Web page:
Throughout the Bible the Russian translation follows the singular informal pronoun of original languages to address people of all social levels. Most of the singular informal 2nd person pronouns referring to God and Jesus are translated with the T form, even though it appears that the local cultures required a different level of respect in addressing Jesus or God. The T Cap form is often used to rectify this problem to some extent. It is my opinion that even though Russian, Tatar and uzbek capitalised the T pronoun, it set the precedent for believers to form a 'sub-culture' of politeness that differs from the general culture, because one cannot hear that those pronouns are capitalised to show more respect.
Kazakh and Tajik have moved away from the Russian translation by addressing Jesus in public situations with the formal V form even though believers address Jesus using the T form. It is clear from Table 5 that Kalmyk follows the Russian least. They are a group of people traditionally from Buddhist background who do not have such a strong legacy from the Russian translation.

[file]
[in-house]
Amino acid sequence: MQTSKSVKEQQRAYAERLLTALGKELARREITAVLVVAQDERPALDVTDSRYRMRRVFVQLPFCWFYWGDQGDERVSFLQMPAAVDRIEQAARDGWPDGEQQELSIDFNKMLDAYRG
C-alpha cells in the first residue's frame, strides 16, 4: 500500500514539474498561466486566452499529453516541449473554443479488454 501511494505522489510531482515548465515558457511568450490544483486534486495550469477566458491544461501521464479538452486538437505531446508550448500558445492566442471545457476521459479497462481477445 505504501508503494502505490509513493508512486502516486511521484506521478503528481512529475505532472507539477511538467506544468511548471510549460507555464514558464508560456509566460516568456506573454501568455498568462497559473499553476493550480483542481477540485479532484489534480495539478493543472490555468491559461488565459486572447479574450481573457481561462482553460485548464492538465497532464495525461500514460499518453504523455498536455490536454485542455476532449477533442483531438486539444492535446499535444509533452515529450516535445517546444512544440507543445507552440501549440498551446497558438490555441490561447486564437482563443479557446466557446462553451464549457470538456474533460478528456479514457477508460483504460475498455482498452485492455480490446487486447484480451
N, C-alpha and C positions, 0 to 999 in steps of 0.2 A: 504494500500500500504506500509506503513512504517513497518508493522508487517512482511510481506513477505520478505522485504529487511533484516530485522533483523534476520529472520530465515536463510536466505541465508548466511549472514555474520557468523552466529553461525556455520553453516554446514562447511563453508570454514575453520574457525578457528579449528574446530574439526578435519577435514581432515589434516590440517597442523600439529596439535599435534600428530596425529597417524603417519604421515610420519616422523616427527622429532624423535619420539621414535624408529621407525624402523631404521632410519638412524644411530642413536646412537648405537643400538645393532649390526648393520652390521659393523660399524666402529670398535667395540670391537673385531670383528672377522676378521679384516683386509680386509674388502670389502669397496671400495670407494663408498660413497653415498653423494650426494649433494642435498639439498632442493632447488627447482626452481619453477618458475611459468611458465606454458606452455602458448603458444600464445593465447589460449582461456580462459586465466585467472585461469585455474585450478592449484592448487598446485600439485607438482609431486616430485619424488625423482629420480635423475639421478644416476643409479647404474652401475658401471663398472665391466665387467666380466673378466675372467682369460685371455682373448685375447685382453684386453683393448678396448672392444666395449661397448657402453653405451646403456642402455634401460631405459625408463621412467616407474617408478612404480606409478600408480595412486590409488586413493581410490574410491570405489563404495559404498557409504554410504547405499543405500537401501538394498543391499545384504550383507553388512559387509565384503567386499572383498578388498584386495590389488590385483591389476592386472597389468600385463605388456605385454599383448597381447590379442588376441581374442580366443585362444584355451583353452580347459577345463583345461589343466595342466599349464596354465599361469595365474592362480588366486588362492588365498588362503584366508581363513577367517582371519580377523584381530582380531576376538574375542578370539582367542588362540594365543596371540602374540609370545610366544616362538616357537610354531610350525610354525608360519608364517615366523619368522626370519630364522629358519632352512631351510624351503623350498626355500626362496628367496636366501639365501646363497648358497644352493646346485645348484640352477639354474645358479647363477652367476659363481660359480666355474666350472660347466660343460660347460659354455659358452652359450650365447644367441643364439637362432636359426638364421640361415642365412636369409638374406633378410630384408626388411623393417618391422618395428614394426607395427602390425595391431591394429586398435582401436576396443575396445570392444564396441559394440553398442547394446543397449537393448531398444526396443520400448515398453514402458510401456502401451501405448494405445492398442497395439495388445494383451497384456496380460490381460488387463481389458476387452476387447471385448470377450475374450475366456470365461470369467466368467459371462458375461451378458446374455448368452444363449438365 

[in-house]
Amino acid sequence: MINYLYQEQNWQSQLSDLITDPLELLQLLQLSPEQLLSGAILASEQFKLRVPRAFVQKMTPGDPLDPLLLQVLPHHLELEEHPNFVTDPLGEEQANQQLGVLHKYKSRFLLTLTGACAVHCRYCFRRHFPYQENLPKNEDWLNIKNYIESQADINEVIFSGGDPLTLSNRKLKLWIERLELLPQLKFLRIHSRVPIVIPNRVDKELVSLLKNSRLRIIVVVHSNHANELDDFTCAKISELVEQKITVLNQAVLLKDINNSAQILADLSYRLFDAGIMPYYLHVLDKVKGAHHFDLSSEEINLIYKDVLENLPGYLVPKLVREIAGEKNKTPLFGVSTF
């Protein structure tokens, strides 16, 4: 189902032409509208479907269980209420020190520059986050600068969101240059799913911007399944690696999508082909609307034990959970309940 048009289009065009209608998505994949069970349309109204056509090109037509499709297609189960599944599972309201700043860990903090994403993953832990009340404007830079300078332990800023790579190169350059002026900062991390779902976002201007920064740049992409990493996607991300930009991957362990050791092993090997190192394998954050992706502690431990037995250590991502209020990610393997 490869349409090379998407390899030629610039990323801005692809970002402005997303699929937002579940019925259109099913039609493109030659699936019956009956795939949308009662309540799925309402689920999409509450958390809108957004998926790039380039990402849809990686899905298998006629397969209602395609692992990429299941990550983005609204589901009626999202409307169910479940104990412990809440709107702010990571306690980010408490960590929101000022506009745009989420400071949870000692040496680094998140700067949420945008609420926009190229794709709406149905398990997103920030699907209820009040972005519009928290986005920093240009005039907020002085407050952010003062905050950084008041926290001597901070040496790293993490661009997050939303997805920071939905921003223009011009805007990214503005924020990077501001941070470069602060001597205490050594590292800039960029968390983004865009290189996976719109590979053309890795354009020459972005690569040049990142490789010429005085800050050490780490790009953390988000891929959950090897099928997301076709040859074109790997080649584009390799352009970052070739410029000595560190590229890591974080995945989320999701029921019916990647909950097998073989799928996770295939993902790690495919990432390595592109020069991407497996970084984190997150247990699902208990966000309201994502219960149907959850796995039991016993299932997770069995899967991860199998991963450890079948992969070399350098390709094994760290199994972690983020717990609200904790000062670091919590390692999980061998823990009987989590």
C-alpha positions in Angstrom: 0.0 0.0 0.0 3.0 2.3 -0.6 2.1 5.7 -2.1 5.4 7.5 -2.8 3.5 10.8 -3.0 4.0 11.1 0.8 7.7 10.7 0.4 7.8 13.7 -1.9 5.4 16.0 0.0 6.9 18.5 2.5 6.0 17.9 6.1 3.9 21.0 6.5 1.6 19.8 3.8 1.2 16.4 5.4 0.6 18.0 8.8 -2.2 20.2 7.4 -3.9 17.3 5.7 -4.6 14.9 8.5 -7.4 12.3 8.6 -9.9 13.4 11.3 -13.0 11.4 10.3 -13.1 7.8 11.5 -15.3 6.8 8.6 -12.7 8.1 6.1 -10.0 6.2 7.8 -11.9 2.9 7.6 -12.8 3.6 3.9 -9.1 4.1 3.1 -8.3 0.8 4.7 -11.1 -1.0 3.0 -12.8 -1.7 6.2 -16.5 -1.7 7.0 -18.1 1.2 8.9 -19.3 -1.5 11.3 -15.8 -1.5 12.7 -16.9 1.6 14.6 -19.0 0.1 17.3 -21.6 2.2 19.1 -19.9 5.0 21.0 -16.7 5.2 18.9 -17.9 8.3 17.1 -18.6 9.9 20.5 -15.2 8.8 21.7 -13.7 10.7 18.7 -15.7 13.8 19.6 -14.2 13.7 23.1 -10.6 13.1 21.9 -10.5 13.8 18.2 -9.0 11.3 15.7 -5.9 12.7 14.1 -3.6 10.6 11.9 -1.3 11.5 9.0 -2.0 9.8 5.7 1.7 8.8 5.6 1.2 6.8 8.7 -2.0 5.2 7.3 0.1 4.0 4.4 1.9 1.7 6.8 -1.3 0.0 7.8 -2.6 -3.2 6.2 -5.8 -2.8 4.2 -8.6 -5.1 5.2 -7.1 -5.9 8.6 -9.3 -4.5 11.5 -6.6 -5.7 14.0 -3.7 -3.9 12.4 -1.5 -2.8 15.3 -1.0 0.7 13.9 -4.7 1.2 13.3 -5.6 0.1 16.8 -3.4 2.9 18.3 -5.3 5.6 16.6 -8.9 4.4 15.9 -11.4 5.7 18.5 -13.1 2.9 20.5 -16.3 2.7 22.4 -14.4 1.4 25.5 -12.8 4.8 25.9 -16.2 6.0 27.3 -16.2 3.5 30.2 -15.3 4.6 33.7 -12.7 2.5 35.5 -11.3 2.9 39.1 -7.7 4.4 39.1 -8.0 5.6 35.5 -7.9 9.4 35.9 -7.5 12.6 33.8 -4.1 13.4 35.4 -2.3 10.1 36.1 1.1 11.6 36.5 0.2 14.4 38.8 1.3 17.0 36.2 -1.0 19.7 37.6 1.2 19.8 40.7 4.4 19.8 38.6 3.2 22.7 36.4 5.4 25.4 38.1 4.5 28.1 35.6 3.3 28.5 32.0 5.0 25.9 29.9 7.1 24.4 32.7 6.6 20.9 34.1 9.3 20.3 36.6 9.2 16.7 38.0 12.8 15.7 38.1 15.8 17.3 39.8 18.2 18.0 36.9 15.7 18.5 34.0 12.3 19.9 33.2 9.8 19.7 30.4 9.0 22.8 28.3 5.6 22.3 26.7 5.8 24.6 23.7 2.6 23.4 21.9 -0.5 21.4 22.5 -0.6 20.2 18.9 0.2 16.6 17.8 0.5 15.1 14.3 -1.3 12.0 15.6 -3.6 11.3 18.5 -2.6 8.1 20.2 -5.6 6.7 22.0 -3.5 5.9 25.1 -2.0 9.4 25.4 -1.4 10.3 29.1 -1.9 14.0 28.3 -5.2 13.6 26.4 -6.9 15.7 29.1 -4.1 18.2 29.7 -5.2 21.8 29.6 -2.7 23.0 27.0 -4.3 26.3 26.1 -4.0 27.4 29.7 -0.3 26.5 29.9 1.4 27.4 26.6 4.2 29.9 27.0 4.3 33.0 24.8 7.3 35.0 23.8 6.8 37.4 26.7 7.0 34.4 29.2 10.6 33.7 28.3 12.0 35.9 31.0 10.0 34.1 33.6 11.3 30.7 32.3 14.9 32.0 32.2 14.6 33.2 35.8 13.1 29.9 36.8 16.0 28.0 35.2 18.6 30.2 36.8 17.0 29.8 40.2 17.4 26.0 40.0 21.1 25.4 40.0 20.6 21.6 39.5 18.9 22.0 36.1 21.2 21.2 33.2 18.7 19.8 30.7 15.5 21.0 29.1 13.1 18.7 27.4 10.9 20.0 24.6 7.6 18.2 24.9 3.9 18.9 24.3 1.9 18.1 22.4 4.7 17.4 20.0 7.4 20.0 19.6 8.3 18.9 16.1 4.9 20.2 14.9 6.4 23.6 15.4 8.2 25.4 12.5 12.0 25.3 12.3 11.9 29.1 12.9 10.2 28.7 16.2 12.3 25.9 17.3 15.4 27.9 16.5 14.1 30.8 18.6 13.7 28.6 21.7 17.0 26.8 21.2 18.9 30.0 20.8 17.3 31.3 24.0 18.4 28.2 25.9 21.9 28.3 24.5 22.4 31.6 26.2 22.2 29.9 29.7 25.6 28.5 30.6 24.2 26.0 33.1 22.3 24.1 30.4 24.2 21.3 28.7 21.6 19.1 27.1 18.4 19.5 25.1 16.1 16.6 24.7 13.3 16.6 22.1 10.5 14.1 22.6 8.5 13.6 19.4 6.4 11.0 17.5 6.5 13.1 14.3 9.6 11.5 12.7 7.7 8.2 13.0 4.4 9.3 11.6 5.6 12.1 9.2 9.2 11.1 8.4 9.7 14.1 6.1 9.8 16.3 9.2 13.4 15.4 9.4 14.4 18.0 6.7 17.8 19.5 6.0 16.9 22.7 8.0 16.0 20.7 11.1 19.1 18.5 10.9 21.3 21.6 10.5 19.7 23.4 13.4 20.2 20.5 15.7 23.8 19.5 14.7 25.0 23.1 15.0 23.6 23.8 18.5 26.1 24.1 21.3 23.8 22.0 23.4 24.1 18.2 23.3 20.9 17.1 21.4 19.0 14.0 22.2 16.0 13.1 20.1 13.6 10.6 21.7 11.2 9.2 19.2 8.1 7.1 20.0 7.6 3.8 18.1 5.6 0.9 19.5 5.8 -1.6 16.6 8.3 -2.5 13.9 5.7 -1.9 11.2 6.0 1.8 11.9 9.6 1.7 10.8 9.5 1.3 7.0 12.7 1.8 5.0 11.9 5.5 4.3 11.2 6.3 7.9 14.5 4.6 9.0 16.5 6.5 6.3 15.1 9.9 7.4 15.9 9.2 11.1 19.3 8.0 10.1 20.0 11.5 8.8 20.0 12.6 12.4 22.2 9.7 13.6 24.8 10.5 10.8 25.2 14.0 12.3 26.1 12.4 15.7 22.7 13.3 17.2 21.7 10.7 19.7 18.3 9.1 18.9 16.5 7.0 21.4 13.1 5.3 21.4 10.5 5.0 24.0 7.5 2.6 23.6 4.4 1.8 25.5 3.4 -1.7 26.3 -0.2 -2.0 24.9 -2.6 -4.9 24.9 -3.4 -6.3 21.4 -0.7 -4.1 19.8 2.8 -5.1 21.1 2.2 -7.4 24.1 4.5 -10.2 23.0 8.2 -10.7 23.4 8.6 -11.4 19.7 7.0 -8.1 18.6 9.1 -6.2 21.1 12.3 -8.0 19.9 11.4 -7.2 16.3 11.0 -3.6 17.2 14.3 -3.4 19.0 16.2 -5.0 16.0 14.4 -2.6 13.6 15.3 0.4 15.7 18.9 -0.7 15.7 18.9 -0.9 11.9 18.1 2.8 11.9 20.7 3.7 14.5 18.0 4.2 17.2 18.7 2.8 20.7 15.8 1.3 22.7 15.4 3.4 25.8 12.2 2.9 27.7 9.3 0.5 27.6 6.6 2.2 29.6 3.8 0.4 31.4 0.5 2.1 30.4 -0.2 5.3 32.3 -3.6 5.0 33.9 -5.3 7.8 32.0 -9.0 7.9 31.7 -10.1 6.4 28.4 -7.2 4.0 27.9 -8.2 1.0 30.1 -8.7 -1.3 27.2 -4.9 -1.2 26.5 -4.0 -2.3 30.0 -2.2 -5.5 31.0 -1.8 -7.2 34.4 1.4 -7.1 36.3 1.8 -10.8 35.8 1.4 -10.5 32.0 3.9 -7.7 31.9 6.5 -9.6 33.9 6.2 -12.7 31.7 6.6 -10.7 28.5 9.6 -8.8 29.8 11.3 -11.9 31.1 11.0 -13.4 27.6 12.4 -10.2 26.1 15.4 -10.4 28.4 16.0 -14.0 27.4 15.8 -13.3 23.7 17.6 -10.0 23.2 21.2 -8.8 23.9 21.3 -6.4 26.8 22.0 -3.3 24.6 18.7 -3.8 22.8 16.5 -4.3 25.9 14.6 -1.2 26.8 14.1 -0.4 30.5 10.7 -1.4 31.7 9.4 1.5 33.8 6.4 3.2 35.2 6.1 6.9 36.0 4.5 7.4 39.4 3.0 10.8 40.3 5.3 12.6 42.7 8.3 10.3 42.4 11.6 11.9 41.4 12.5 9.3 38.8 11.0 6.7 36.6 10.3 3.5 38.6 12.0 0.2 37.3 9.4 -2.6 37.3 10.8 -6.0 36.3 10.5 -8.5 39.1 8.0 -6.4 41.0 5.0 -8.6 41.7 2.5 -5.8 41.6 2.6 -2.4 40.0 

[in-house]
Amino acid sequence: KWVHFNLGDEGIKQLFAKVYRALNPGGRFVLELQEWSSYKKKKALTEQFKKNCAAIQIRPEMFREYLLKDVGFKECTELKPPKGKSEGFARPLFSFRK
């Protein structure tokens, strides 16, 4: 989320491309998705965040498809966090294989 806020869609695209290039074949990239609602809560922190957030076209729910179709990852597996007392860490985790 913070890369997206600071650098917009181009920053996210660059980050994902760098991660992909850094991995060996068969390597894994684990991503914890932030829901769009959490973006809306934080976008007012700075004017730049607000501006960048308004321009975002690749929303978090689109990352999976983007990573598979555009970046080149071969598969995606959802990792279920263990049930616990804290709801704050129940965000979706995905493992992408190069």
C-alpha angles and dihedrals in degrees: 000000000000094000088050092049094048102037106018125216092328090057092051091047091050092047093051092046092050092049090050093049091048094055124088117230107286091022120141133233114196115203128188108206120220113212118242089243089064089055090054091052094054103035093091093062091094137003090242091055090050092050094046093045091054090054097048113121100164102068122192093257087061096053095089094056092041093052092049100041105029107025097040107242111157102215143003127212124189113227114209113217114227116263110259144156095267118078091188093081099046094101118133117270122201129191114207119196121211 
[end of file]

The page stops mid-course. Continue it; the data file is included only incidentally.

Translation theories have changed over the years. The official Russian translation is a very literal translation. Translators wanted to be as 'true' to the original as possible and therefore they adhered to the T pronoun where a T form was used in the original. They felt a discrepancy between local and Biblical customs and thus they devised a method of distinguishing between a 2nd person singular informal form (T) and a singular polite, formal or honorific T Cap form when addressing Jesus.
Languages in which new translations are in progress have a very strong legacy from a well-known translation, and would not differ from the well-known translations. My recommendation would be to keep to the cultural practices as far as possible in order to convey the intended level of respect as it was observed in the original situation.